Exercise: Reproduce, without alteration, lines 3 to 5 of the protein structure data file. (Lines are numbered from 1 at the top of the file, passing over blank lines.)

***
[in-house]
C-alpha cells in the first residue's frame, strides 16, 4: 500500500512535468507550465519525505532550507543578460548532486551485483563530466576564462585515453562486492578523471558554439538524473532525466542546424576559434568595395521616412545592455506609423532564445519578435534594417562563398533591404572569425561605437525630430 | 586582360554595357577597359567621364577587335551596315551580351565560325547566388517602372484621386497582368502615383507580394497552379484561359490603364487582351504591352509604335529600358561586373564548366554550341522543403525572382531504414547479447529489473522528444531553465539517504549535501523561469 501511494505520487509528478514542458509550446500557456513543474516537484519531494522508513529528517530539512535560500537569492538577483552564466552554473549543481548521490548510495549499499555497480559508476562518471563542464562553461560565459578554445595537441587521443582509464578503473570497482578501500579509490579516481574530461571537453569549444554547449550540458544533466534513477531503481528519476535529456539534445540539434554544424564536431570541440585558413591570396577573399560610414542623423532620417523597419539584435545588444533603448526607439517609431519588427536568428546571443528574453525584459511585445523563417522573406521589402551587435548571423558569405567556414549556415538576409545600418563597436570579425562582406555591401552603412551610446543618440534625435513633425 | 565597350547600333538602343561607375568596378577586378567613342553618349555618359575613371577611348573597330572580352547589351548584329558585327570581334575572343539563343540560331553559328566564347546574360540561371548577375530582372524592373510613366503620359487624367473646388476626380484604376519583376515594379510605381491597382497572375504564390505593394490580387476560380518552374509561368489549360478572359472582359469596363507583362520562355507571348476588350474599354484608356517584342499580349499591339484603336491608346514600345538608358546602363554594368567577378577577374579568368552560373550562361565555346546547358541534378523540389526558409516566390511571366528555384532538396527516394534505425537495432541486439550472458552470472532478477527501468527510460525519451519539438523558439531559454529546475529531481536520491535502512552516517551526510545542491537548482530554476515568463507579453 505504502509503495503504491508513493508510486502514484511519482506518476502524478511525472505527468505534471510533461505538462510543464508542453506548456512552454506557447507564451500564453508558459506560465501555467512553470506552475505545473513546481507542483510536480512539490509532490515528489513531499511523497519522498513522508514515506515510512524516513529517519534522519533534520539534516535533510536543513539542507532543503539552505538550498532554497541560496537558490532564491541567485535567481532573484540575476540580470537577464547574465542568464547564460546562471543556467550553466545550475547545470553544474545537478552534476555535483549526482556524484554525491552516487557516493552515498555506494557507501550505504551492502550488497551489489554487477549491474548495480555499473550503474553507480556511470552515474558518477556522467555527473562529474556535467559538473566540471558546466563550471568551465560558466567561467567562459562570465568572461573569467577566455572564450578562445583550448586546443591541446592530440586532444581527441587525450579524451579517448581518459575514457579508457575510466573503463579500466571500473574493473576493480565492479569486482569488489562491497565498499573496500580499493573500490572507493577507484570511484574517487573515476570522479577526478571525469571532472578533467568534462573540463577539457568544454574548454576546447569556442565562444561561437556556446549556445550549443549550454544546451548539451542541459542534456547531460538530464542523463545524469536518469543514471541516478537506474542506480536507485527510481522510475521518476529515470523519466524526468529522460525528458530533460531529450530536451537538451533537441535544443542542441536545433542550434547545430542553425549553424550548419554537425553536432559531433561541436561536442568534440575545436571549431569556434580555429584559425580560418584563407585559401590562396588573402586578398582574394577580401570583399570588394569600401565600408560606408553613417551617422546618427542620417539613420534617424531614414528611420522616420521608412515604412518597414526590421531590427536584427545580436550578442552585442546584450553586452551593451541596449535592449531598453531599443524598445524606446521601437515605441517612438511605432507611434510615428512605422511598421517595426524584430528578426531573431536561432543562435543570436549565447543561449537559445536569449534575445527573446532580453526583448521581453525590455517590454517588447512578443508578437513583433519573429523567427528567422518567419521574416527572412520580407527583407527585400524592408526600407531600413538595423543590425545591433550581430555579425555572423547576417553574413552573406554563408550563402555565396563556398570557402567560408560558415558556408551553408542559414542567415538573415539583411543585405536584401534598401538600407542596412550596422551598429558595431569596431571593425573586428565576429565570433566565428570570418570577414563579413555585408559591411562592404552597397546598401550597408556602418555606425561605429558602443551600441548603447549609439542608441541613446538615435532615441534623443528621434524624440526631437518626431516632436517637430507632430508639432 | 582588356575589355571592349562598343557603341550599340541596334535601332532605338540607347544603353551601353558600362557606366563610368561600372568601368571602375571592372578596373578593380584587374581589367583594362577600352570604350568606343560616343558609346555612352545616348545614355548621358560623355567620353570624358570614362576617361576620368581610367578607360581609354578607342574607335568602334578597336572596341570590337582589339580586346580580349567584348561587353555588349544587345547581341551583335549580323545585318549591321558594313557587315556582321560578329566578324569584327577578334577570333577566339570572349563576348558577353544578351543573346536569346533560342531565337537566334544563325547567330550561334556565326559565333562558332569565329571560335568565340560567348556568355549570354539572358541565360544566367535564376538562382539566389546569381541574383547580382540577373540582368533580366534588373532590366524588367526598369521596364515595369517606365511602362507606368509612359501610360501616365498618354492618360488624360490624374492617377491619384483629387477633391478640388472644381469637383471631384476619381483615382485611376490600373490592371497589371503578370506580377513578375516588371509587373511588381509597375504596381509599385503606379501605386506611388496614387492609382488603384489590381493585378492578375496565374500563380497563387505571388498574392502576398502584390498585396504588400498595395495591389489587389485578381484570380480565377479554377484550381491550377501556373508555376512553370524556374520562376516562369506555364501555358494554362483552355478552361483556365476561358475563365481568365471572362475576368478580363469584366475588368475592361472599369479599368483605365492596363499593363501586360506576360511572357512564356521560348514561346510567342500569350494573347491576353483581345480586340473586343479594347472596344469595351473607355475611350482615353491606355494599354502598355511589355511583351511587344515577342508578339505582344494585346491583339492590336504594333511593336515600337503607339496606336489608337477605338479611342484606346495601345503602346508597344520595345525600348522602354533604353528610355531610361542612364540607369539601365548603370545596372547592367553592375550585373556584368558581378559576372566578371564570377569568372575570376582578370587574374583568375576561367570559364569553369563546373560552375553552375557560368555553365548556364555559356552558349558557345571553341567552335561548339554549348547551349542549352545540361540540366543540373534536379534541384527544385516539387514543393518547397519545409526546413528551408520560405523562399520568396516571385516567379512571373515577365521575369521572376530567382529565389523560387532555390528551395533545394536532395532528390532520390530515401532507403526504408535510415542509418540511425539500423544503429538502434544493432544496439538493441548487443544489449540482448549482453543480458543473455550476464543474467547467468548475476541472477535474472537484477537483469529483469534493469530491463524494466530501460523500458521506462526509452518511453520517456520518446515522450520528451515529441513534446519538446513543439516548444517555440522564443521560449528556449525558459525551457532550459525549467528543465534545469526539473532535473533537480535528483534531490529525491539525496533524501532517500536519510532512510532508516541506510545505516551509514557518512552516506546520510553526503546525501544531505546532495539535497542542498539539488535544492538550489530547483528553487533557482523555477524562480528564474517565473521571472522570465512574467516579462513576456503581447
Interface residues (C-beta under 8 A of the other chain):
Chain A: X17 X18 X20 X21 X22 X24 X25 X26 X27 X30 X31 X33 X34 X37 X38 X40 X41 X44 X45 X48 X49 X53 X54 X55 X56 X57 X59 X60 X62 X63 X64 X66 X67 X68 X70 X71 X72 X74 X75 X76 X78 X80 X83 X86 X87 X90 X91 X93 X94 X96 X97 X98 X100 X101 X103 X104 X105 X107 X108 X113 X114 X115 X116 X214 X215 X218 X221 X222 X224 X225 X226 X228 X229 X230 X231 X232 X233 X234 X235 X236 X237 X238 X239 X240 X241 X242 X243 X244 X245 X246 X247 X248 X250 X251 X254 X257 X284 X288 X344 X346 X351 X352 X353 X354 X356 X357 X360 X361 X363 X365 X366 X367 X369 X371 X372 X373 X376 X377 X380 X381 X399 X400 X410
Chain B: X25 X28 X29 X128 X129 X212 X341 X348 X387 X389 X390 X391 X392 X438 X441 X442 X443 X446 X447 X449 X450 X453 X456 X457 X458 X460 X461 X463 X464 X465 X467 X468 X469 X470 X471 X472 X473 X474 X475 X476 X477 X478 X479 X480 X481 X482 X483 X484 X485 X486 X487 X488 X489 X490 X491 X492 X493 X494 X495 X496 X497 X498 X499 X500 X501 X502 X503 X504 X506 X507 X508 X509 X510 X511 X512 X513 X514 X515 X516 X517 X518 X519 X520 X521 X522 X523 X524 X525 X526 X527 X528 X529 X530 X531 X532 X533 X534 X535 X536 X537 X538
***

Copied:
Interface residues (C-beta under 8 A of the other chain):
Chain A: X17 X18 X20 X21 X22 X24 X25 X26 X27 X30 X31 X33 X34 X37 X38 X40 X41 X44 X45 X48 X49 X53 X54 X55 X56 X57 X59 X60 X62 X63 X64 X66 X67 X68 X70 X71 X72 X74 X75 X76 X78 X80 X83 X86 X87 X90 X91 X93 X94 X96 X97 X98 X100 X101 X103 X104 X105 X107 X108 X113 X114 X115 X116 X214 X215 X218 X221 X222 X224 X225 X226 X228 X229 X230 X231 X232 X233 X234 X235 X236 X237 X238 X239 X240 X241 X242 X243 X244 X245 X246 X247 X248 X250 X251 X254 X257 X284 X288 X344 X346 X351 X352 X353 X354 X356 X357 X360 X361 X363 X365 X366 X367 X369 X371 X372 X373 X376 X377 X380 X381 X399 X400 X410
Chain B: X25 X28 X29 X128 X129 X212 X341 X348 X387 X389 X390 X391 X392 X438 X441 X442 X443 X446 X447 X449 X450 X453 X456 X457 X458 X460 X461 X463 X464 X465 X467 X468 X469 X470 X471 X472 X473 X474 X475 X476 X477 X478 X479 X480 X481 X482 X483 X484 X485 X486 X487 X488 X489 X490 X491 X492 X493 X494 X495 X496 X497 X498 X499 X500 X501 X502 X503 X504 X506 X507 X508 X509 X510 X511 X512 X513 X514 X515 X516 X517 X518 X519 X520 X521 X522 X523 X524 X525 X526 X527 X528 X529 X530 X531 X532 X533 X534 X535 X536 X537 X538